The temperature in parts of the Easynet data centre is currently kept at 21ºC. After consulting with customers, ambient temperature in over half of the data centre has been raised to 26ºC. Hardware vendors now guarantee that current equipment will continue working properly at 26ºC or 27ºC. Effective operation at higher temperatures makes an enormous difference to cooling-based power consumption, especially in the warm summer months. Servers and other equipment have now reached a standard of quality that completely eliminates the need to overcool data centres.
But is the market ready to turn up the heat in data centres? For instance, how does this work for managed hosting? Here, all the hosting activities are handed to a company that uses a data centre and monitors the equipment itself, without customer intervention. The customer signs service level agreements (SLAs) with its hosting provider to assure continuity and availability, trusting that applications will run and the data is safe. The temperature and infrastructure is not an issue for the customer, as long as applications keep running according to the agreed SLAs.
Who is responsible when the temperature is five or six degrees higher? The data centre owner should not take full responsibility in such a situation. Hardware vendors should also take responsibility, for example by modifying their warranties to include continued operation at higher temperatures. Software developers should also make their products more effective. Why should every single application load when a computer boots up? Why not only load the required applications to save CPU (central processing unit) power consumption? If that principle would be applied to operating systems all over the world, the amount of energy saved would be phenomenal.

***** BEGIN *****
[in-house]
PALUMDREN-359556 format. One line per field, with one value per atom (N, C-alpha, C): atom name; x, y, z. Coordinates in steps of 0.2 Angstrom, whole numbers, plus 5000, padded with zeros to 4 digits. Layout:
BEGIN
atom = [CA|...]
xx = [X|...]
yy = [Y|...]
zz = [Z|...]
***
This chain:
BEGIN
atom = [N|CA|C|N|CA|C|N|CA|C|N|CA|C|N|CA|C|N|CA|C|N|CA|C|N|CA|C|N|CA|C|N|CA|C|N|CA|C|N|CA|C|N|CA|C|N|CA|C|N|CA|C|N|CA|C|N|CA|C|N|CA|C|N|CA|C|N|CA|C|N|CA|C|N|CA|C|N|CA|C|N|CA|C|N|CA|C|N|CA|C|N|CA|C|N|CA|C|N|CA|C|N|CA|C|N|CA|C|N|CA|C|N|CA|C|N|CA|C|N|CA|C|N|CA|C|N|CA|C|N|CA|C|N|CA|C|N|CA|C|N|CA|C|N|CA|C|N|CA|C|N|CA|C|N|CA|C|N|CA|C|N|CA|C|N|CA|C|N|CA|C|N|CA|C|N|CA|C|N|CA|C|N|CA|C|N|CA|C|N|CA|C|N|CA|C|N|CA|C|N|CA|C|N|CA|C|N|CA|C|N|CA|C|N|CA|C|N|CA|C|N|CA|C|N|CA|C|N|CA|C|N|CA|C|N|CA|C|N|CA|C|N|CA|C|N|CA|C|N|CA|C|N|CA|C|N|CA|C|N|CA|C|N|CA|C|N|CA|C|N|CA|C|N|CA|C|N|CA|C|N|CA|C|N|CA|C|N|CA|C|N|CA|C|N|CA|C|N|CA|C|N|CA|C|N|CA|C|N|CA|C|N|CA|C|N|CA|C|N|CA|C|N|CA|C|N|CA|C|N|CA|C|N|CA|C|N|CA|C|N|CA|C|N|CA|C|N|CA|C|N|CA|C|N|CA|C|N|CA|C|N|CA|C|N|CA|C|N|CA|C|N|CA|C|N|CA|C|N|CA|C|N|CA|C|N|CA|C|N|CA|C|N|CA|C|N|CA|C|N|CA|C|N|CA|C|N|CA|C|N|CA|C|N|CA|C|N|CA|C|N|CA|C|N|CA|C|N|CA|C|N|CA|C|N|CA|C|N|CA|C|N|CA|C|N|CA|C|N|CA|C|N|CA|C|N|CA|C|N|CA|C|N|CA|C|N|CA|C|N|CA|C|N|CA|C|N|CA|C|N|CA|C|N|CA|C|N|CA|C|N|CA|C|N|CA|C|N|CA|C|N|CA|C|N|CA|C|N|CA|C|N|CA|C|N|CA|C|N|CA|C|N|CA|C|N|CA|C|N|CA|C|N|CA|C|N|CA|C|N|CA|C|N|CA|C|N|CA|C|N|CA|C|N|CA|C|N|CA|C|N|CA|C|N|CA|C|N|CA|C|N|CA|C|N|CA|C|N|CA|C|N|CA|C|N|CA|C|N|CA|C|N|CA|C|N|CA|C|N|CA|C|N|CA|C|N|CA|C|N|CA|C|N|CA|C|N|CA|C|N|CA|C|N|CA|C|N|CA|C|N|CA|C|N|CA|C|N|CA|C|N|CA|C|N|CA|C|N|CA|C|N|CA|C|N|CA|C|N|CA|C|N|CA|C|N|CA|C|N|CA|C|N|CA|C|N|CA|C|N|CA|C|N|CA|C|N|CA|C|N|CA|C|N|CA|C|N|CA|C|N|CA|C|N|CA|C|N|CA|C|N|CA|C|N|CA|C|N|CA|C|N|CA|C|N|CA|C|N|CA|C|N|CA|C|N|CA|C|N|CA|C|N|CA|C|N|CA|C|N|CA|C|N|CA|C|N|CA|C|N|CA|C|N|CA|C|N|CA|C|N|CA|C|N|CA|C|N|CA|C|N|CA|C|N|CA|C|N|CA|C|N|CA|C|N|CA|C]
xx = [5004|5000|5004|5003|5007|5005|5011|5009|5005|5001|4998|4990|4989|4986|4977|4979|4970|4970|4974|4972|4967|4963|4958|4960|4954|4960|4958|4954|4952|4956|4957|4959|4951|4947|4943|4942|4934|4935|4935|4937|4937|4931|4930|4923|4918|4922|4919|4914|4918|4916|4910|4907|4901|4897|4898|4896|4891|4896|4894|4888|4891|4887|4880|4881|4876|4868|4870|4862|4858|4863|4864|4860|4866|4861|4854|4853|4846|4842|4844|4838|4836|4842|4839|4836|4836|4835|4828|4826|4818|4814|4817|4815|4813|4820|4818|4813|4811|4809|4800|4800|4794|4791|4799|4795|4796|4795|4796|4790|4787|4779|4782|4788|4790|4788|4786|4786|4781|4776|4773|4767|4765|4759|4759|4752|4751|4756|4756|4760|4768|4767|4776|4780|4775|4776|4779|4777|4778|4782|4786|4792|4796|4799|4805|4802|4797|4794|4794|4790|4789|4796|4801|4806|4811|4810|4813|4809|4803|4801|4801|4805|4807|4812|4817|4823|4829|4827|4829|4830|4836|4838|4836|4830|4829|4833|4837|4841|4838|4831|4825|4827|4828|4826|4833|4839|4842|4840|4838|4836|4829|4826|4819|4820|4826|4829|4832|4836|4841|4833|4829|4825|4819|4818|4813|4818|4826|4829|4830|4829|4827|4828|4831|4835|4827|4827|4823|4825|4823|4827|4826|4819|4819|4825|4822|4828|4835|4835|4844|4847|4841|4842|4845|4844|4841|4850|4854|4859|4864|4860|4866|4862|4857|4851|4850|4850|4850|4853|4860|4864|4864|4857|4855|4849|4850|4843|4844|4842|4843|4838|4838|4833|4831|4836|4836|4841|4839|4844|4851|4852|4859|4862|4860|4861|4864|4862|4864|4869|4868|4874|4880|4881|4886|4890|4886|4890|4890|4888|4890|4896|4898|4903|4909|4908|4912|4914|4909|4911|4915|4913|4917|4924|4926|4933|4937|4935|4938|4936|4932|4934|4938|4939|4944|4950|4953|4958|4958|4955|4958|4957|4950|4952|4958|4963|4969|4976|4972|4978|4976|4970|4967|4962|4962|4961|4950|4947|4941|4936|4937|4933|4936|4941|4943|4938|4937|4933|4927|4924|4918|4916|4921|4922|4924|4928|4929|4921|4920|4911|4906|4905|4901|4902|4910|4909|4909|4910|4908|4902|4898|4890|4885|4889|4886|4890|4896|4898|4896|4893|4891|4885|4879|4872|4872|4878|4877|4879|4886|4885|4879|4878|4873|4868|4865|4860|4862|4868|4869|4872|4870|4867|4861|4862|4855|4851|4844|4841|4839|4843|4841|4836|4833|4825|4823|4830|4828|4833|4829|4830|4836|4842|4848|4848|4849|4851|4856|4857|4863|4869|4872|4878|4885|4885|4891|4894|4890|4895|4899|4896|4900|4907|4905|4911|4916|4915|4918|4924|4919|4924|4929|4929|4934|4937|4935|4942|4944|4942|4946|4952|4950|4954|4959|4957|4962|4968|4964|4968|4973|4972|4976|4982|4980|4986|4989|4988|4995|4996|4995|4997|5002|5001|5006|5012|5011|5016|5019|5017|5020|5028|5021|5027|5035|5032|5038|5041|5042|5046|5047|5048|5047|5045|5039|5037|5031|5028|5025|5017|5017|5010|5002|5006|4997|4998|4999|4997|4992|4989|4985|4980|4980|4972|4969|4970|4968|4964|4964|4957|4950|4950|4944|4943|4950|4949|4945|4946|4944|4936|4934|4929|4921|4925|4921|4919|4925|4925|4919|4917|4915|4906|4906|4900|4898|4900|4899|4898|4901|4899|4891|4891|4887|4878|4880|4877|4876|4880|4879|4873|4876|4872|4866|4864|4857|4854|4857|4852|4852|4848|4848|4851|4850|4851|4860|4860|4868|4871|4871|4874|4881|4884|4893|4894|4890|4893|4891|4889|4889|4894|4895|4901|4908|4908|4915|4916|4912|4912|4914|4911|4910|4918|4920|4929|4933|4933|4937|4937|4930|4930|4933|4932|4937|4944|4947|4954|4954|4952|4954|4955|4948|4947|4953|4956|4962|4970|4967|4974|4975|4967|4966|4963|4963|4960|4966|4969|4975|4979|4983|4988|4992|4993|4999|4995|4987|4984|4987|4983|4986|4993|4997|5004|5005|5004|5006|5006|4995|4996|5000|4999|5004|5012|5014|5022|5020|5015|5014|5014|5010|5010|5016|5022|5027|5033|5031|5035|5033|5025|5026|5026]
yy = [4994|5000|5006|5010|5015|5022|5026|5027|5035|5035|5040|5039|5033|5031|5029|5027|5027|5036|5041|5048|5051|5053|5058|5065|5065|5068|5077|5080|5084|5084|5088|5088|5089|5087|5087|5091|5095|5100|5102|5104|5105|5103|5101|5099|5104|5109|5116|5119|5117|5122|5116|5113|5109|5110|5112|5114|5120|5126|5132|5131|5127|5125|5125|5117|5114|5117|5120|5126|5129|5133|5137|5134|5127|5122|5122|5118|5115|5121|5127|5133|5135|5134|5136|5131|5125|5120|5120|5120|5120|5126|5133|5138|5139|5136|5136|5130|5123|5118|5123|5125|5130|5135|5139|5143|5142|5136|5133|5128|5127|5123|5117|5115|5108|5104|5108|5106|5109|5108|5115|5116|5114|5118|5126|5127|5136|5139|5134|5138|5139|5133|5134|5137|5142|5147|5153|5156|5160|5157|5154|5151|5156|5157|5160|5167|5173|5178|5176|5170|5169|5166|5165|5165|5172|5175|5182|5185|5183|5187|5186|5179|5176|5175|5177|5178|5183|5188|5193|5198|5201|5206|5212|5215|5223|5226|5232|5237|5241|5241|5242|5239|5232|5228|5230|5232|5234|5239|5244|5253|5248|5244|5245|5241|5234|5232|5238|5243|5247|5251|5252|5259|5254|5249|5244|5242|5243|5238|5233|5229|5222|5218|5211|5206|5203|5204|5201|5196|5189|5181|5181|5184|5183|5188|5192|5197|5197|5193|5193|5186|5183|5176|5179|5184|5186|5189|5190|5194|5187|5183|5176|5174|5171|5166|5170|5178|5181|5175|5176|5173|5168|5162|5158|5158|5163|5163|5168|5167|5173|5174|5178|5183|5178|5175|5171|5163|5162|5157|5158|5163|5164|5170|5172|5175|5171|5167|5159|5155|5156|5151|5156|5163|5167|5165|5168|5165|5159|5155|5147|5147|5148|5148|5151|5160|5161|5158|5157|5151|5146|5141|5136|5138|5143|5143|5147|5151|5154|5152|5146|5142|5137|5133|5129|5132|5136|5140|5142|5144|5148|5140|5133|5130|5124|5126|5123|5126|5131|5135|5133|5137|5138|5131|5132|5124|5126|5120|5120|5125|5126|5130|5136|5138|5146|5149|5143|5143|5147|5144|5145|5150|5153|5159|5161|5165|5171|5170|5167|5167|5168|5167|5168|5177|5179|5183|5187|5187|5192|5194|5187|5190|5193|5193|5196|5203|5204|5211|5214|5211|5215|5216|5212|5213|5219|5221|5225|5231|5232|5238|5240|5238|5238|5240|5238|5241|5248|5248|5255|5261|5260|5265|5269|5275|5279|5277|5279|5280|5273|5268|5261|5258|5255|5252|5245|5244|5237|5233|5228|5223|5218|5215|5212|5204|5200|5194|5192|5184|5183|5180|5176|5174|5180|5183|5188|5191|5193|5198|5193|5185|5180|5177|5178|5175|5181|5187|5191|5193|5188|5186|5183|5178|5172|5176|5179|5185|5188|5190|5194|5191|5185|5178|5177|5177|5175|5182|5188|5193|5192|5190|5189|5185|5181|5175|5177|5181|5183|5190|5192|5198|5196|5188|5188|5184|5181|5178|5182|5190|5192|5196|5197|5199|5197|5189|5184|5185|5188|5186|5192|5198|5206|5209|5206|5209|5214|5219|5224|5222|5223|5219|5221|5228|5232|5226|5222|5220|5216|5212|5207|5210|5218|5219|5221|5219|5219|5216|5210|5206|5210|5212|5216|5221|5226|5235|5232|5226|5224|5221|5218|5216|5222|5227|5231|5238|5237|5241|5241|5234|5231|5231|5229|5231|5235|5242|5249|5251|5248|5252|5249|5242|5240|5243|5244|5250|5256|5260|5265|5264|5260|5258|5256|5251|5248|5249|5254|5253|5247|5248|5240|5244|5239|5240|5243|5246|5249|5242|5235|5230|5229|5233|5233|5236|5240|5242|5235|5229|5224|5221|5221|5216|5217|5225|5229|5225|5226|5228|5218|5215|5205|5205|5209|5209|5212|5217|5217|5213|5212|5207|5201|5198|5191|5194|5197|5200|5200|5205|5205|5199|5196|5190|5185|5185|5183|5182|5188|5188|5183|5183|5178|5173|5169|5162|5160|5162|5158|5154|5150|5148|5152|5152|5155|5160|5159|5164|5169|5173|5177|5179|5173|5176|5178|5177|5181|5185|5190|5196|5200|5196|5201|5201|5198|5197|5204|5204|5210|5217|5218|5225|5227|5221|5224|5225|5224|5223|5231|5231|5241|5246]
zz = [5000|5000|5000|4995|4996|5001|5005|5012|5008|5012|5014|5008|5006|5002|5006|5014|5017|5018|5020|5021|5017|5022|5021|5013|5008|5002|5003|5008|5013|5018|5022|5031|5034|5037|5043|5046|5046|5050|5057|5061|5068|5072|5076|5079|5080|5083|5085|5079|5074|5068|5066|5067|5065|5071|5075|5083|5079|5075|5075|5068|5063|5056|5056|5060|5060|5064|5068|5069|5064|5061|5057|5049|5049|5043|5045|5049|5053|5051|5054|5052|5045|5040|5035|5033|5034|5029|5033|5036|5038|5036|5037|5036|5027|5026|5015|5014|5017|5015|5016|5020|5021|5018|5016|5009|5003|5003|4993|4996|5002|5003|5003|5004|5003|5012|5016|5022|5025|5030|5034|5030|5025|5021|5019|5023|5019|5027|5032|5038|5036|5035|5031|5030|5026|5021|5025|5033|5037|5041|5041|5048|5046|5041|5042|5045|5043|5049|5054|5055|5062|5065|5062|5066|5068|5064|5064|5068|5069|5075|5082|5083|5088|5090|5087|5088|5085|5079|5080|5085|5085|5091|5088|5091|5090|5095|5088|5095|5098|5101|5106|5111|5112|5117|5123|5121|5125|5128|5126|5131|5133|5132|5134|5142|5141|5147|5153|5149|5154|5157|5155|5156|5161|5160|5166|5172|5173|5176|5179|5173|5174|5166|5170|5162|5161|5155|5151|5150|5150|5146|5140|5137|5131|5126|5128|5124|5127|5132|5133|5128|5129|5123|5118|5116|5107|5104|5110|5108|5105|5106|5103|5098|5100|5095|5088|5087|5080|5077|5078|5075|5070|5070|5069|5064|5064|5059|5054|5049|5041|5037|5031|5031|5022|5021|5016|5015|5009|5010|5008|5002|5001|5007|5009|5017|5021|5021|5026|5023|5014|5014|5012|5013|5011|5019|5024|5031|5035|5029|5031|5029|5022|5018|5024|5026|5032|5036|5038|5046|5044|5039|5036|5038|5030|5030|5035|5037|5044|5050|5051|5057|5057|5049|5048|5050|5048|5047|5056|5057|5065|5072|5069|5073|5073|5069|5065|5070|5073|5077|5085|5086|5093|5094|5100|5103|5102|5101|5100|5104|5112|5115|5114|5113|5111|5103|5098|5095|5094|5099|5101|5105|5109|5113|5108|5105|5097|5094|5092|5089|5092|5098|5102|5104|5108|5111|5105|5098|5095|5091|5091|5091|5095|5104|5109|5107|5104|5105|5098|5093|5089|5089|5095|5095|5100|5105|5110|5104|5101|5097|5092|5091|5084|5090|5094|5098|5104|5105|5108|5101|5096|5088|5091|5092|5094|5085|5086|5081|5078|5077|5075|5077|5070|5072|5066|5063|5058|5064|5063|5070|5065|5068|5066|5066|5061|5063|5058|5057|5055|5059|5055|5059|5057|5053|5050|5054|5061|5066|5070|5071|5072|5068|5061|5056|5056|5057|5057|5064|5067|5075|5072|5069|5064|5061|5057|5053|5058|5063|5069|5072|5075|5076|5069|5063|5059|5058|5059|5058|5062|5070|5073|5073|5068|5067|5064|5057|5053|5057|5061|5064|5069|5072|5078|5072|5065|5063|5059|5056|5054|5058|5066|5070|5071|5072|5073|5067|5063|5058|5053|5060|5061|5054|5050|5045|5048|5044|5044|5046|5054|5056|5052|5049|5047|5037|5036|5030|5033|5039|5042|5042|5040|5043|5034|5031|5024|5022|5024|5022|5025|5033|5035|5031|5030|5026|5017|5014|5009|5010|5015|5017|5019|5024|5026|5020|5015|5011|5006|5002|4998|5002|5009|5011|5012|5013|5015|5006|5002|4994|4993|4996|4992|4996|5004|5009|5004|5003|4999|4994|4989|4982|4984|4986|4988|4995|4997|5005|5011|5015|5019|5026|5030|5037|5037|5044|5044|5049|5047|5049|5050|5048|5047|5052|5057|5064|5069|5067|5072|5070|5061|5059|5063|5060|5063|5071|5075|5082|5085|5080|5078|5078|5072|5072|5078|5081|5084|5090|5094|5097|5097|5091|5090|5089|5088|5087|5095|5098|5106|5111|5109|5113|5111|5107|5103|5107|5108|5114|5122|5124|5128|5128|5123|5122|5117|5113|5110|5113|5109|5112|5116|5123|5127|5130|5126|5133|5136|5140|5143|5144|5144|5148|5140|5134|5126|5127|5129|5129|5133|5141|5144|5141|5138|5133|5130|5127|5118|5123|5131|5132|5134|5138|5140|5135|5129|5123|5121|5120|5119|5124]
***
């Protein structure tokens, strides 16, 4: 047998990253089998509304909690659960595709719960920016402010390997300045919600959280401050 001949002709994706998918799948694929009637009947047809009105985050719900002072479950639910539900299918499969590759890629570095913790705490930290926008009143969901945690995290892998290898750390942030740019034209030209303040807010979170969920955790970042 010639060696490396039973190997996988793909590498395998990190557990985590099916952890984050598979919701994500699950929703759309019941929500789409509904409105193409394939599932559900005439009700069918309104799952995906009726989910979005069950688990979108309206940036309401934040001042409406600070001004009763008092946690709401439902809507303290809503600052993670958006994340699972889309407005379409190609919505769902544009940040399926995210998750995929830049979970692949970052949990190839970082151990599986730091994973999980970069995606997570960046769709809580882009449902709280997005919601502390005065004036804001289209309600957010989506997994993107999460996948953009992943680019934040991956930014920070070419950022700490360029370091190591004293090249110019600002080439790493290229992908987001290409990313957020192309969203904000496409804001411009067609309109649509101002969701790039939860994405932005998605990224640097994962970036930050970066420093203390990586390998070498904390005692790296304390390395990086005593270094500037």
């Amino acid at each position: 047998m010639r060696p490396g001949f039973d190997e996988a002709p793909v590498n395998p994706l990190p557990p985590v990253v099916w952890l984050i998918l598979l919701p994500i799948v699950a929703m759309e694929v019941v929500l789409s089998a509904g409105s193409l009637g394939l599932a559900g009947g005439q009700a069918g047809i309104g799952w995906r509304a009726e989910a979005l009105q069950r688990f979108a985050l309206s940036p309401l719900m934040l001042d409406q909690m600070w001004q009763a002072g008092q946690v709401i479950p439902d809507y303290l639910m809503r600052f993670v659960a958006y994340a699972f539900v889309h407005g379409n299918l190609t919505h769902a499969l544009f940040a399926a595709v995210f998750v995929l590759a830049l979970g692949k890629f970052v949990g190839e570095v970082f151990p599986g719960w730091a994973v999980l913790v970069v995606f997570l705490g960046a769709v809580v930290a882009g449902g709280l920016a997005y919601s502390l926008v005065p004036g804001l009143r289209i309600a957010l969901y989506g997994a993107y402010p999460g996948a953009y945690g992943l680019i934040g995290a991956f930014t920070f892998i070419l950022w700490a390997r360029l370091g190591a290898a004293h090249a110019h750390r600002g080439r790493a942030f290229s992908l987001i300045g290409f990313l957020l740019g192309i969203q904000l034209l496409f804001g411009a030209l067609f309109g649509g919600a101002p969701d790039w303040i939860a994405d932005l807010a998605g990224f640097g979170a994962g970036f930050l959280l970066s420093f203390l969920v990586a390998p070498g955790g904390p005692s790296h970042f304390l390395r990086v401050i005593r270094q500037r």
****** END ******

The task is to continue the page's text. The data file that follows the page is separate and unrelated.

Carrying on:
The energy delivery chain in a data centre, from building entrance to CPU, could also be improved. The data centre electricity mains brings in AC current from the energy provider, which is converted into DC current to continuously charge the uninterruptible power supply (UPS) once it reaches the data centre. Switching back and forth from AC to DC current is hugely inefficient. Further research is needed to investigate how these transformation processes could be skipped and made more efficient. Servers that run on DC power already exist; why is this not the industry standard? In line with its commitment to increase energy efficiency, Easynet sees a need for further discussion and collaboration with all those involved.
Today’s technology is sufficiently advanced to make energy efficiency and carbon reduction a real option. The gaps have been identified, but more must be done. Data centres play an important role already and with the rise of modern communication needs, driven either by interpersonal communication or by machine to machine communication, their roles will grow more imminent over time. Data centre operators cannot make those changes happen on their own, nor can they eliminate power-hungry equipment or single-handedly curtail the energy that is lost.
This issue requires a more proactive approach, and it is high time to stop pointing fingers at others and starting getting things done. Pursuing industry collaboration and establishing agreements are crucial for achieving effective change.
Ben Timmer is head of Data Centre Management, Easynet Global Services